Here we see the true thinking of Bellarmine on this point. He explains that a heretical bishop can be spotted by the faithful (who should not listen to him), but he can only be deposed by the proper authorities. If this is true for ordinary bishops, how much more necessary is it when the bishop is the Supreme Pontiff?
Sedevacantists will likely object by saying, since a pope cannot be judged by a council, Bellarmine could not have meant that a council would depose a heretical Pope. They will then insist that this is why Bellarmine taught that a heretical pope loses his office automatically. But this is clearly not the case, since Bellarmine himself defended the opinion that a heretical Pope can be judged by a council. He wrote:
“Firstly, that a heretical Pope can be judged is expressly held in Can. Si Papa dist. 40, and by Innocent III (Serm. II de Consec. Pontif.) Furthermore, in the 8th Council, (act. 7) the acts of the Roman Council under Pope Hadrian are recited, in which one finds that Pope Honorius appears to be justly anathematized, because he had been convicted of heresy, which is the only case in which inferiors are permitted to judge superiors.” (79)
He goes on to explain that even if Pope Hadrian mistakenly condemned Honorius (which is what Bellarmine personally thought), “nevertheless” wrote Bellarmine, “we cannot deny, in fact, that Hadrian, and with him the Roman Council, nay more the whole 8th General council judged that, in the case of heresy a Roman Pontiff can be judged.” (80)
Without examining the cases mention by Bellarmine, it is quite clear that he held to the opinion that a heretical Pope can be judged by a council. Now, since he explicitly stated that “heretical bishops” must be deposed by a council, the same would obviously apply to a heretical bishop of Rome. Hence, his statement that a manifestly heretical pope loses his office ipso facto does not preclude the Church performing the ministerial functions necessary to establish the crime.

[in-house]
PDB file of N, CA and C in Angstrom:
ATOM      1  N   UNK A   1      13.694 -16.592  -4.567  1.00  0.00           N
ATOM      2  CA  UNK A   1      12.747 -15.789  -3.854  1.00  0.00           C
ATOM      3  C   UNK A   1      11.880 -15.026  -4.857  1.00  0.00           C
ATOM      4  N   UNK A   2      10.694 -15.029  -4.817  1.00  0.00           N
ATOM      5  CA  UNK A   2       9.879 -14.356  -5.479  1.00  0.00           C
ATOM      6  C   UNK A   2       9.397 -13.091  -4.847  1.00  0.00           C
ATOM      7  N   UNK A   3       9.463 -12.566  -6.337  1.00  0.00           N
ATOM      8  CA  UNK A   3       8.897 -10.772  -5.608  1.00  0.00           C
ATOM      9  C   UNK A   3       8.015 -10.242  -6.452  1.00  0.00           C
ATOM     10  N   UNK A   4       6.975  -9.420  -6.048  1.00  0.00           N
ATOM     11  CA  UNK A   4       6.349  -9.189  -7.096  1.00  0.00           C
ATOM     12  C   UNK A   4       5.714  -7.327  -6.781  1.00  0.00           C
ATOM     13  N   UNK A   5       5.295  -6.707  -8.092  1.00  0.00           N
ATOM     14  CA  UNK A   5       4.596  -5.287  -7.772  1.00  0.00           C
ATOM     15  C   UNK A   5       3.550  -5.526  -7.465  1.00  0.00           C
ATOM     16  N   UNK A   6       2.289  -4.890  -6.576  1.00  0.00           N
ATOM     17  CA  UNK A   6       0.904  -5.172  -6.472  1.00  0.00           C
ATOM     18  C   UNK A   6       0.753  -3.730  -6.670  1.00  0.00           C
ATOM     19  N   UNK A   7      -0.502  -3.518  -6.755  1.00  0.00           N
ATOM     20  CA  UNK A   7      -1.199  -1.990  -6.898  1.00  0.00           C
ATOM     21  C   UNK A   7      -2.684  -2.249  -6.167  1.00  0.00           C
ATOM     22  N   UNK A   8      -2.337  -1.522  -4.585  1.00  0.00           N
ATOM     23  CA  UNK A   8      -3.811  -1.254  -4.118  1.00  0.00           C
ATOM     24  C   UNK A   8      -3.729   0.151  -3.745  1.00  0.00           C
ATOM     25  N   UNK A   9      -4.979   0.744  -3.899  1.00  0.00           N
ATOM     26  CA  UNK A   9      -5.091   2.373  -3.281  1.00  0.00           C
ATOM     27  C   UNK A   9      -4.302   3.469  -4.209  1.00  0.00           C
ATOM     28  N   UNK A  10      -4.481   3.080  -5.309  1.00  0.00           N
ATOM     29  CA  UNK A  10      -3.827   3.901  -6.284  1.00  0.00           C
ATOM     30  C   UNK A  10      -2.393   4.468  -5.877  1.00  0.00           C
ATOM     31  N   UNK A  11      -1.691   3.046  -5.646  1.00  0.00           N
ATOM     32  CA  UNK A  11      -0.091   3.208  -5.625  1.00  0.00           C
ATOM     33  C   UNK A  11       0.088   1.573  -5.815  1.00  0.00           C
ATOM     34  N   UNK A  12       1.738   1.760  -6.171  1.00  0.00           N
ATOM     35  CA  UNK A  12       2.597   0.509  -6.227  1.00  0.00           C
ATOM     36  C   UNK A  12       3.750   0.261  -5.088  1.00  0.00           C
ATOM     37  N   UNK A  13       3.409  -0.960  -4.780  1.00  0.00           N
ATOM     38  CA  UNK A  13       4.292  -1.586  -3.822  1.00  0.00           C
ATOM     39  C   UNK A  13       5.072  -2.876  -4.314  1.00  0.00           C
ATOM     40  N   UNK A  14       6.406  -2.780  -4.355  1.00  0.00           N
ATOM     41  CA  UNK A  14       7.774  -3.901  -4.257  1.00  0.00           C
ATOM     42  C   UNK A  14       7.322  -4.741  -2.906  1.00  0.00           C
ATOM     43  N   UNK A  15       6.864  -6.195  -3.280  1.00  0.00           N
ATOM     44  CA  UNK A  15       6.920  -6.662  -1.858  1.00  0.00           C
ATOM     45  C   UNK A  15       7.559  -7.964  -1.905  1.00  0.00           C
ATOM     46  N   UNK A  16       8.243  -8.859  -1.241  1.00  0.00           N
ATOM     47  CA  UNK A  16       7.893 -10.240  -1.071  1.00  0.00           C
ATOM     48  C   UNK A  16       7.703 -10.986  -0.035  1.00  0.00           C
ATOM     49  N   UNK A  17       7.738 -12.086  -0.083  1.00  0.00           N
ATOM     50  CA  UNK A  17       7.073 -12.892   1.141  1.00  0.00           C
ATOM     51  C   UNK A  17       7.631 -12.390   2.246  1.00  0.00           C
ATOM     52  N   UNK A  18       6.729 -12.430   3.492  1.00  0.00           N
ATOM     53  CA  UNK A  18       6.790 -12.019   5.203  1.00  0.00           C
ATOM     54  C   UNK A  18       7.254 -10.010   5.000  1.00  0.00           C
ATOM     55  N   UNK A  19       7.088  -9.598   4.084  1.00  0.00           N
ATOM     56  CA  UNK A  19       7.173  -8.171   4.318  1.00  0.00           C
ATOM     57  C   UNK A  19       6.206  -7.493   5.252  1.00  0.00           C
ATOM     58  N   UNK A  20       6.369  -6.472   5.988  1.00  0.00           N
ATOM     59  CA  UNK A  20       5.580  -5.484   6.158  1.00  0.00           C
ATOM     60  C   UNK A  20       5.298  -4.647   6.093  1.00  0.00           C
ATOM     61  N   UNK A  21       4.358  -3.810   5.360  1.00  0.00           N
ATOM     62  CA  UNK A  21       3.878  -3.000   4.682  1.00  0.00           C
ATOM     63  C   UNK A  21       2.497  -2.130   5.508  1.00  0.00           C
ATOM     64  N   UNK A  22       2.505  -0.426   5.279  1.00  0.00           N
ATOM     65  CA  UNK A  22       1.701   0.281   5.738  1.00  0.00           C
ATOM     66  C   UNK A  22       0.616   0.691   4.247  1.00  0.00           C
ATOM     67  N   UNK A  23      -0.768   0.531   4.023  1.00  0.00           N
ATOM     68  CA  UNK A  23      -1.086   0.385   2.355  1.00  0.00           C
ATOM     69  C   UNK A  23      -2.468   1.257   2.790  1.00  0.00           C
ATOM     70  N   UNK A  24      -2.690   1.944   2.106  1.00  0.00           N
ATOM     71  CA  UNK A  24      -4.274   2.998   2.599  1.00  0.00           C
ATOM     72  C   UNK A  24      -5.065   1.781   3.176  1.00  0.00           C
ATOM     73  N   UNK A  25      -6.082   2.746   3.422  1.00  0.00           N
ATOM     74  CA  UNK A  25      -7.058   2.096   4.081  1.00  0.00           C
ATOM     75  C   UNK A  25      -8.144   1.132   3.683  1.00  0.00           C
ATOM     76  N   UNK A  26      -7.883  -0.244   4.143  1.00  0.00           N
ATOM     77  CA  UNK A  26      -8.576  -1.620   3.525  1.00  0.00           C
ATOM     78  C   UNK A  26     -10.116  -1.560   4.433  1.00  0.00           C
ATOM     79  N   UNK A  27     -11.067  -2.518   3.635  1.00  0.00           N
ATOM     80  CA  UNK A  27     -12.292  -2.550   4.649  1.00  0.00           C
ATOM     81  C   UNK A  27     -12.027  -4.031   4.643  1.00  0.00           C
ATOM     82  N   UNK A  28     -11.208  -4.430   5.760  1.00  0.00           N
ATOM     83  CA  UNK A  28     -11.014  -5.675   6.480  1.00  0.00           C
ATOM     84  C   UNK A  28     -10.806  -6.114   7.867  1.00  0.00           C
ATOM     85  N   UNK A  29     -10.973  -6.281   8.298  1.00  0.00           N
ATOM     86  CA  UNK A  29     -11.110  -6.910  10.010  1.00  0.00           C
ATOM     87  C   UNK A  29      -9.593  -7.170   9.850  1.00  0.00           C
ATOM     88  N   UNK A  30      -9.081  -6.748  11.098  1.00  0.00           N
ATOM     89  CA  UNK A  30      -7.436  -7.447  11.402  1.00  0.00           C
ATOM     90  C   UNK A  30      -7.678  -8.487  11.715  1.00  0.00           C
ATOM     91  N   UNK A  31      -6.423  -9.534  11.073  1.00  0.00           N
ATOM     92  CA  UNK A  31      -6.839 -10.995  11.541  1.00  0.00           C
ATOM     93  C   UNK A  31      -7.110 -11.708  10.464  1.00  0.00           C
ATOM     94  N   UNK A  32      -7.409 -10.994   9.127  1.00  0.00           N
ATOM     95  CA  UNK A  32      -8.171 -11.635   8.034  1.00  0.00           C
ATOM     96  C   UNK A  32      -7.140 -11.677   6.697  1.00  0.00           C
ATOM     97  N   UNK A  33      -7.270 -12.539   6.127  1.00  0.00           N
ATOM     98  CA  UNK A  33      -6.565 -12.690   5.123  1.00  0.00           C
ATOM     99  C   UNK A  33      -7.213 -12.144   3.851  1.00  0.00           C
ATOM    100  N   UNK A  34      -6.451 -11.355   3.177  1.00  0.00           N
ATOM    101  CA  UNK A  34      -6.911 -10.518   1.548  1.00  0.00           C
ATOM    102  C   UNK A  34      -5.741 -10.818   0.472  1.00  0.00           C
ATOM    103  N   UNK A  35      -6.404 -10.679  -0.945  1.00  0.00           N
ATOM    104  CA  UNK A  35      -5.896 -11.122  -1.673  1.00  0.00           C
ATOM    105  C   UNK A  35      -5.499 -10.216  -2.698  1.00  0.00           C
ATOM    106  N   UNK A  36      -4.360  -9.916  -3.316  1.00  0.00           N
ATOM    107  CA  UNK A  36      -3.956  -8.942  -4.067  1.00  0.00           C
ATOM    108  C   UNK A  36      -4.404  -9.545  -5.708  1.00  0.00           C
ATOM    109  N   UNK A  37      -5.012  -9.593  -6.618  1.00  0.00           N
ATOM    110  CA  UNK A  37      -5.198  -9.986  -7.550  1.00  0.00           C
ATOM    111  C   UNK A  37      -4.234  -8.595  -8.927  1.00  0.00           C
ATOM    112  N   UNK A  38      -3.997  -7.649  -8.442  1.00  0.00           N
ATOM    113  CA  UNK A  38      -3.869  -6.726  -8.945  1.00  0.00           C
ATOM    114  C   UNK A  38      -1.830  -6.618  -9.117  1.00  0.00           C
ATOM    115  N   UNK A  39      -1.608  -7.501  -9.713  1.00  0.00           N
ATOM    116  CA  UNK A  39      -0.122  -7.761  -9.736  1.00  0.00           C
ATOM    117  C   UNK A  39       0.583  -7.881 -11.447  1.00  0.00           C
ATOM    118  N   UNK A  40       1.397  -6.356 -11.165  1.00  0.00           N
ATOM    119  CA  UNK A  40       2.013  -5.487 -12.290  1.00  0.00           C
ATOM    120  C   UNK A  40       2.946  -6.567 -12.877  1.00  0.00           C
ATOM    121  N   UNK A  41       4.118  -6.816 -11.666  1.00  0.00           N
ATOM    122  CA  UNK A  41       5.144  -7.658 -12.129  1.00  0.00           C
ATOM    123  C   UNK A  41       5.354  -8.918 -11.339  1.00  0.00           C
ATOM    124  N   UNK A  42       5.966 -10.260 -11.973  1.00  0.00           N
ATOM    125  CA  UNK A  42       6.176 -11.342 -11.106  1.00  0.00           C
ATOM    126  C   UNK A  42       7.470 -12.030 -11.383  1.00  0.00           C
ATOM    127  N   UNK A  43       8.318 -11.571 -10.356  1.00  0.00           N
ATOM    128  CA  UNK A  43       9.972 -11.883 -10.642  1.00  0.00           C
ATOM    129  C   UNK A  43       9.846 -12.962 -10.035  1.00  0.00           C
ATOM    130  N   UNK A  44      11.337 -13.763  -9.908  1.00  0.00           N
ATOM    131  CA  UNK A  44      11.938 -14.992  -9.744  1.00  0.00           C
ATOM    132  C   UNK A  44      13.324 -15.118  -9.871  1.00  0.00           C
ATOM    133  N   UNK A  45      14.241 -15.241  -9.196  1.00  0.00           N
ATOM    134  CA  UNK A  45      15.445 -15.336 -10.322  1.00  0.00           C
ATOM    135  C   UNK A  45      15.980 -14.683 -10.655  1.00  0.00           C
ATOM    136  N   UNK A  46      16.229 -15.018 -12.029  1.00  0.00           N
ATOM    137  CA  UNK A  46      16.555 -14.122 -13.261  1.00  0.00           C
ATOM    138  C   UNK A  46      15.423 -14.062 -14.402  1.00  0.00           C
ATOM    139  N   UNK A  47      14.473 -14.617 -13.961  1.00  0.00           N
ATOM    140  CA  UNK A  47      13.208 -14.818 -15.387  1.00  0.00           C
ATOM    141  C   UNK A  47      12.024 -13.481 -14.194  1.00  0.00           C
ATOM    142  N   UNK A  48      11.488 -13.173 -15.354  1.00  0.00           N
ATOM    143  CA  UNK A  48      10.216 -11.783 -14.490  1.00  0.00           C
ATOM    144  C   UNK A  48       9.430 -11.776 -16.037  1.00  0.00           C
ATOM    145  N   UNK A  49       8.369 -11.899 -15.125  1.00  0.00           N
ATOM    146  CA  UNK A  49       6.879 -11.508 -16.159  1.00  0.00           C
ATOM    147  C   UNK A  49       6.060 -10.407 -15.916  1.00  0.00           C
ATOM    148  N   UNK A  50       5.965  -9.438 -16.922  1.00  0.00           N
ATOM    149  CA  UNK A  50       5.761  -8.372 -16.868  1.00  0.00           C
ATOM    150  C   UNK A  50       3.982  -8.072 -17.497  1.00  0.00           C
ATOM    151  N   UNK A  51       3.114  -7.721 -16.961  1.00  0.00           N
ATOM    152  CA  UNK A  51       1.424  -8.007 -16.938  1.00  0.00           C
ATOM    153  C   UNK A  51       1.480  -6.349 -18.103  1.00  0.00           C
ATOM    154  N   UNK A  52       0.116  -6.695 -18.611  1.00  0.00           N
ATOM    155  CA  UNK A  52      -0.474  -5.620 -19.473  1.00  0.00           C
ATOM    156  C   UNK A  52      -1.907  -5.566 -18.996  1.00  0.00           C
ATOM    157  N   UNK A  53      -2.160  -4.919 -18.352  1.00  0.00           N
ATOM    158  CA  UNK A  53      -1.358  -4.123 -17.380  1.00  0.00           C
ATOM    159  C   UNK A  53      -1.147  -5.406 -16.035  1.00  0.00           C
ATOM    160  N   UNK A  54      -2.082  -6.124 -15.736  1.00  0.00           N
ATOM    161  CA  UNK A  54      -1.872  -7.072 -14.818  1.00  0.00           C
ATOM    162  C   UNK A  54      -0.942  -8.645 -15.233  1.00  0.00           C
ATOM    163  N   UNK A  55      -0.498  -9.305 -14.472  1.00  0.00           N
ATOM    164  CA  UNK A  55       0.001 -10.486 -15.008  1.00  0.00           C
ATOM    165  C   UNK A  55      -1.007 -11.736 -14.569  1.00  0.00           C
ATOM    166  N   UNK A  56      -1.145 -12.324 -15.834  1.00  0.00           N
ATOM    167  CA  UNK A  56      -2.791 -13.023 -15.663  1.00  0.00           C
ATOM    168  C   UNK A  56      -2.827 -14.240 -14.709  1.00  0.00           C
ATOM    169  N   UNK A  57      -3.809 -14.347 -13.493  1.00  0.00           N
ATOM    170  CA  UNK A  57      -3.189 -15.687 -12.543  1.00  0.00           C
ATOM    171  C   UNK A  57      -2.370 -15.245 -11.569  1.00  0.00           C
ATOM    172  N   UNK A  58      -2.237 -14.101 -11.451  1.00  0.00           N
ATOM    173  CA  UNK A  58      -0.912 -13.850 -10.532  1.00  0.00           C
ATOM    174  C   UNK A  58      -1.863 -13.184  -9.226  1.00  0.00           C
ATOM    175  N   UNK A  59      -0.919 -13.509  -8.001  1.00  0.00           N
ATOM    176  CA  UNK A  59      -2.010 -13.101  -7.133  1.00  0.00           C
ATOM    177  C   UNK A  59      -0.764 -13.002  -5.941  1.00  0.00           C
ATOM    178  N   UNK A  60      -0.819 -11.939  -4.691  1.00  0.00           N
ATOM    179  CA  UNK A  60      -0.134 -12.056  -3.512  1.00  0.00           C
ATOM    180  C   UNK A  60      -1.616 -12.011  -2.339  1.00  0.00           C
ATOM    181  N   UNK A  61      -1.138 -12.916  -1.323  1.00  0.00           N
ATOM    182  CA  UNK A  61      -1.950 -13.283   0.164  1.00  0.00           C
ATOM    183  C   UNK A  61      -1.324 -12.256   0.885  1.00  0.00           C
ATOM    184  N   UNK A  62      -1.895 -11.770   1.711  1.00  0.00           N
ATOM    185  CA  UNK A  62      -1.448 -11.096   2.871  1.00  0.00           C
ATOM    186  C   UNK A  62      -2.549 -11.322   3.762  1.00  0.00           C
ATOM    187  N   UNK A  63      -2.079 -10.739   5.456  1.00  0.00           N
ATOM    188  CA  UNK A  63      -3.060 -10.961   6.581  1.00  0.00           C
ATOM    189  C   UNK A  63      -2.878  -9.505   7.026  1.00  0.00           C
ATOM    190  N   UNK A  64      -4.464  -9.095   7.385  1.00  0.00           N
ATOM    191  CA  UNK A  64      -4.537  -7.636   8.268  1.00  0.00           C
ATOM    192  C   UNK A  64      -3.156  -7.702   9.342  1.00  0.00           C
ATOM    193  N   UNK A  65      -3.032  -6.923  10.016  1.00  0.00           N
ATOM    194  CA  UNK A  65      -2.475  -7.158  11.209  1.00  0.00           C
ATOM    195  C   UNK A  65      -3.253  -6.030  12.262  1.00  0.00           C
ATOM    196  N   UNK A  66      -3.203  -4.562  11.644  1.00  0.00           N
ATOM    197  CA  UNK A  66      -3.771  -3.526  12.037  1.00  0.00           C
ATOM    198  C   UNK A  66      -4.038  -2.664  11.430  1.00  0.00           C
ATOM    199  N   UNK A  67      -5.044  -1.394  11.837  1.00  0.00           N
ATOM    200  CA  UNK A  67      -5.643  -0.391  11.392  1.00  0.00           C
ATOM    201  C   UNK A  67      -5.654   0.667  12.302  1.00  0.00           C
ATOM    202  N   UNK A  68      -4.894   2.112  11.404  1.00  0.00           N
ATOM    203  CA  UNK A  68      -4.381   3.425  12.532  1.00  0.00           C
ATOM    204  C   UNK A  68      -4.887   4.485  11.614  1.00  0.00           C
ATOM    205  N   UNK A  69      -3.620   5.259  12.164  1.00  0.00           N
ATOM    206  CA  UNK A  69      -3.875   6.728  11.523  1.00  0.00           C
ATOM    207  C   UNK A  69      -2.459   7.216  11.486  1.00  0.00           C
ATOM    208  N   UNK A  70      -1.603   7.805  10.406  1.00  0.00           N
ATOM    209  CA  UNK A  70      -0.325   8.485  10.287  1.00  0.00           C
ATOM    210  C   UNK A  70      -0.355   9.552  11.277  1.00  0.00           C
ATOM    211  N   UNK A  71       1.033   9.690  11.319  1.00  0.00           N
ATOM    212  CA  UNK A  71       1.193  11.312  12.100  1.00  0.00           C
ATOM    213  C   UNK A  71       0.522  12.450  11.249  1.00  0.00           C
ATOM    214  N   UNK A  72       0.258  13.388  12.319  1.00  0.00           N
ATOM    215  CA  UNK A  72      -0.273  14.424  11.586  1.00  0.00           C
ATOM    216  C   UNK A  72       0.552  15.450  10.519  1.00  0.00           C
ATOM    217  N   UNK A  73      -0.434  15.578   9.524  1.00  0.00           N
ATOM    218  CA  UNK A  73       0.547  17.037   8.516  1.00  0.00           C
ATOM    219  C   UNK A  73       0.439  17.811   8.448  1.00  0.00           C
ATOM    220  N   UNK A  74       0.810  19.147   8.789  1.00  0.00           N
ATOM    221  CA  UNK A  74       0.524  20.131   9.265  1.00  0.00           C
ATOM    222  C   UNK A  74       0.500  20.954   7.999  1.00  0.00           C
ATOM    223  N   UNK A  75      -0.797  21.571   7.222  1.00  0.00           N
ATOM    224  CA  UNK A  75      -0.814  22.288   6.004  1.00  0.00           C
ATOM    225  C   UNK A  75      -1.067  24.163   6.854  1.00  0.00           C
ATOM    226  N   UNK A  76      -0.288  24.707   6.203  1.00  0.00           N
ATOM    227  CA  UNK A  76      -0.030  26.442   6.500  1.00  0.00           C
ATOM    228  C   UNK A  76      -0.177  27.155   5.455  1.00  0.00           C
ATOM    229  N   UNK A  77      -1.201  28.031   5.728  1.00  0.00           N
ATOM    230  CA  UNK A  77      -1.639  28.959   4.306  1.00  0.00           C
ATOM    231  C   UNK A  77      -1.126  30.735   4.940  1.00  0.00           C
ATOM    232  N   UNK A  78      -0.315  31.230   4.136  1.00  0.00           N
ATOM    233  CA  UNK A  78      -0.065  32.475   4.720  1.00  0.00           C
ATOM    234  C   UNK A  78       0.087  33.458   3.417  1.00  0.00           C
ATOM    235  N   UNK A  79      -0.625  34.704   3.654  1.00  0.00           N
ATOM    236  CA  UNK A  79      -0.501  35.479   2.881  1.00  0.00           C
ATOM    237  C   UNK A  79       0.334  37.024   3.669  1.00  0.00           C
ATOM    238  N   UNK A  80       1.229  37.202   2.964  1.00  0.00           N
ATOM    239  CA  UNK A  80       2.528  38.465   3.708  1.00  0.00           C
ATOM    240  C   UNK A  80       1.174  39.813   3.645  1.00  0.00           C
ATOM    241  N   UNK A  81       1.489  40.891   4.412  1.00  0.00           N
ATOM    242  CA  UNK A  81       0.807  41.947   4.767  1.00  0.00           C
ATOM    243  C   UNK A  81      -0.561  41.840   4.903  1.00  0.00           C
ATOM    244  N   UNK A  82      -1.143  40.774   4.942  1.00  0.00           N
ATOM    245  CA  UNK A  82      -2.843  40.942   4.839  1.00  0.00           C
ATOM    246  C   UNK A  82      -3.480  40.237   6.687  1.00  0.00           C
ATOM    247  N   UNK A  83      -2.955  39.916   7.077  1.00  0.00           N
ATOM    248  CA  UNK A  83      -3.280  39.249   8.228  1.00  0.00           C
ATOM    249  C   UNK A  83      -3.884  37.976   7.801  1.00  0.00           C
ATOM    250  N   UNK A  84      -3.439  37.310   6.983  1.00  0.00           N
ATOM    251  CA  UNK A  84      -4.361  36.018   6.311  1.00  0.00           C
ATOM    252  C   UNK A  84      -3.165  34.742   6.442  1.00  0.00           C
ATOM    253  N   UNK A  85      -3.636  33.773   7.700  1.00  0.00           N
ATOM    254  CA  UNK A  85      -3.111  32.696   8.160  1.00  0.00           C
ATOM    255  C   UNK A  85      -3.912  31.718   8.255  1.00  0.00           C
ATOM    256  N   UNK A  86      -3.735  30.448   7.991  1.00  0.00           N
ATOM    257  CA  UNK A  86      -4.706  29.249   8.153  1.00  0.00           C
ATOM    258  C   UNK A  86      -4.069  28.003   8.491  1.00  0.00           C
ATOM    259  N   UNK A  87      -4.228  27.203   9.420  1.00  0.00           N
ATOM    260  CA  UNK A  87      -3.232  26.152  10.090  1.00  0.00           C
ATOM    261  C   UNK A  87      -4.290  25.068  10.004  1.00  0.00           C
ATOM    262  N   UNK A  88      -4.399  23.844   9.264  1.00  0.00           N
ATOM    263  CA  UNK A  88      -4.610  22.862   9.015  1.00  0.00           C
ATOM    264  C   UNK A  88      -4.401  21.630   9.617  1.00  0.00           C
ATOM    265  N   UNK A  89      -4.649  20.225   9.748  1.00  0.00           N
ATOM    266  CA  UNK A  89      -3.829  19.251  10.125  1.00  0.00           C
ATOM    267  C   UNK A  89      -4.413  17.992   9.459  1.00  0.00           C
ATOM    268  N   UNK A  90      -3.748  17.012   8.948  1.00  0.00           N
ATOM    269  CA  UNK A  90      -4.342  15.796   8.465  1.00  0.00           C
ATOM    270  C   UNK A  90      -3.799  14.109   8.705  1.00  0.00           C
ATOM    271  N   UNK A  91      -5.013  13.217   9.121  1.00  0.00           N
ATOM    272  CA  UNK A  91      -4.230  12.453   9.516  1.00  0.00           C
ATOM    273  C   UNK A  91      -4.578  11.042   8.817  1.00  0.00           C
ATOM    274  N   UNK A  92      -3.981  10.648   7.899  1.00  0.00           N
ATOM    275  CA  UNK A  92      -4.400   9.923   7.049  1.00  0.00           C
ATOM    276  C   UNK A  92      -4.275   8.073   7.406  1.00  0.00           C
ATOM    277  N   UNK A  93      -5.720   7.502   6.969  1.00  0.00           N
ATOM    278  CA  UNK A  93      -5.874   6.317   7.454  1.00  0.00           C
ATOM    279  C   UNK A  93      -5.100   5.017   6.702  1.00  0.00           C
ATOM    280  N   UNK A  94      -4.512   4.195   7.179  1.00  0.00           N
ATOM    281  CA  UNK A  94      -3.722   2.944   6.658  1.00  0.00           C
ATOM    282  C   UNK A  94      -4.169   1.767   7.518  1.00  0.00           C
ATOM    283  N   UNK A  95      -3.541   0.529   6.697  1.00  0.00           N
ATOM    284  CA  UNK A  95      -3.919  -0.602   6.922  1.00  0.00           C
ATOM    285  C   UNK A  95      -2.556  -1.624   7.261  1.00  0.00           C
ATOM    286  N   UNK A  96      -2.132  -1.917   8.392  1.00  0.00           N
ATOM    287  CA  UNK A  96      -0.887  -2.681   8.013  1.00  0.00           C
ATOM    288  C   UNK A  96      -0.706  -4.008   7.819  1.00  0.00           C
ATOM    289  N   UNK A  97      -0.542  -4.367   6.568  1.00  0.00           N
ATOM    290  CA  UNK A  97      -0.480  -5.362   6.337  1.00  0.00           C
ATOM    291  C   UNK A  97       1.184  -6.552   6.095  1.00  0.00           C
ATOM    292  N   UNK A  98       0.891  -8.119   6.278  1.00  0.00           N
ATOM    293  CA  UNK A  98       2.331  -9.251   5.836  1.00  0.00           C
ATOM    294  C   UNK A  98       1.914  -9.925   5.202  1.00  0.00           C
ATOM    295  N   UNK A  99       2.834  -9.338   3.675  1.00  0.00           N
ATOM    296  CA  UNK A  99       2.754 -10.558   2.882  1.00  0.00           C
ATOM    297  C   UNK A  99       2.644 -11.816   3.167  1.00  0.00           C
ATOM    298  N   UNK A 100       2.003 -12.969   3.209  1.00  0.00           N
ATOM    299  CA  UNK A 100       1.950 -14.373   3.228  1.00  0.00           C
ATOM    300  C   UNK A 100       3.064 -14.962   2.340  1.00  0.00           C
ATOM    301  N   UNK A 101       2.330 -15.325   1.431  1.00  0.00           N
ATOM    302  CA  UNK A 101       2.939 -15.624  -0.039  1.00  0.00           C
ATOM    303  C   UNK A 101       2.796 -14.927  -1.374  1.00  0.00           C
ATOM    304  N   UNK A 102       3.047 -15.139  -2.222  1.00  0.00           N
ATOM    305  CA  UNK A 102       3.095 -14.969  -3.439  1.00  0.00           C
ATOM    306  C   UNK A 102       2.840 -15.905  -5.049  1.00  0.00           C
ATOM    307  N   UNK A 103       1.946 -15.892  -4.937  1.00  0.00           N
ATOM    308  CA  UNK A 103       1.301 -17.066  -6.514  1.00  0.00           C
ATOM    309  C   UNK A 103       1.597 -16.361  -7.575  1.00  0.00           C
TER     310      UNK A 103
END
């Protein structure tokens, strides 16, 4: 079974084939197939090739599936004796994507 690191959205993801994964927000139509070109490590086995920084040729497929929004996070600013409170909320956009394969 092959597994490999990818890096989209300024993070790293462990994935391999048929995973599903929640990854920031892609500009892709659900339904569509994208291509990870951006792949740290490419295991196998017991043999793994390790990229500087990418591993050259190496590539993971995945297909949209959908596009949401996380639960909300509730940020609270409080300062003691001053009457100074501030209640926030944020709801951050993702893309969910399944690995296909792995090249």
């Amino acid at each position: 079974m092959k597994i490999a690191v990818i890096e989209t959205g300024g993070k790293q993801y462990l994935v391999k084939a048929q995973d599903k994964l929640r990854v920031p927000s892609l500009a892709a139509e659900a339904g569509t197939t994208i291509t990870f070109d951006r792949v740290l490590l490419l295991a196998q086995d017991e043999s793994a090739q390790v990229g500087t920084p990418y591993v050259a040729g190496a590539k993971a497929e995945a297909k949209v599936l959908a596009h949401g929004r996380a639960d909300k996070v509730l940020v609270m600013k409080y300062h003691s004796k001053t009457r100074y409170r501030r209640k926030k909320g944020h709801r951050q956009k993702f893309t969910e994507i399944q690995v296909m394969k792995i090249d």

Bellarmine’s thinking regarding this matter is perfectly consistent with the mind of the Church, as we see expressed in Canon 10 of the Fourth Council of Constantinople. In response to the schism of Photius, the Council attached the grave penalty of excommunication to any layman or monk who, in the future, separated himself from his patriarch (the Pope is Patriarch of the West) before a careful inquiry and judgment by a synod.
“As divine scripture clearly proclaims, ‘Do not find fault before you investigate, and understand first and then find fault’. And does our law judge a person without first giving him a hearing and learning what he does? Consequently this holy and universal synod justly and fittingly declares and lays down that no lay person or monk or cleric should separate himself from communion with his own patriarch before a careful inquiry and judgment in synod, even if he alleges that he knows of some crime perpetrated by his patriarch, and he must not refuse to include his patriarch’s name during the divine mysteries or offices. (…) If anyone shall be found defying this holy synod, he is to be debarred from all priestly functions and status if he is a bishop or cleric; if a monk or lay person, he must be excluded from all communion and meetings of the church [i.e. excommunicated] until he is converted by repentance and reconciled”.
The errors of Sedevacantism will be thoroughly addressed in an upcoming book, which should be out in the Spring of 2015.
In light of what the theologians and canonists have taught throughout the centuries, it is clear that the Church does possess a remedy by which she can rid herself of an heretical Pope. Therefore, faced with such an incalculably grave threat, the Church is not forced to wait for the “biological solution” to solve the problem.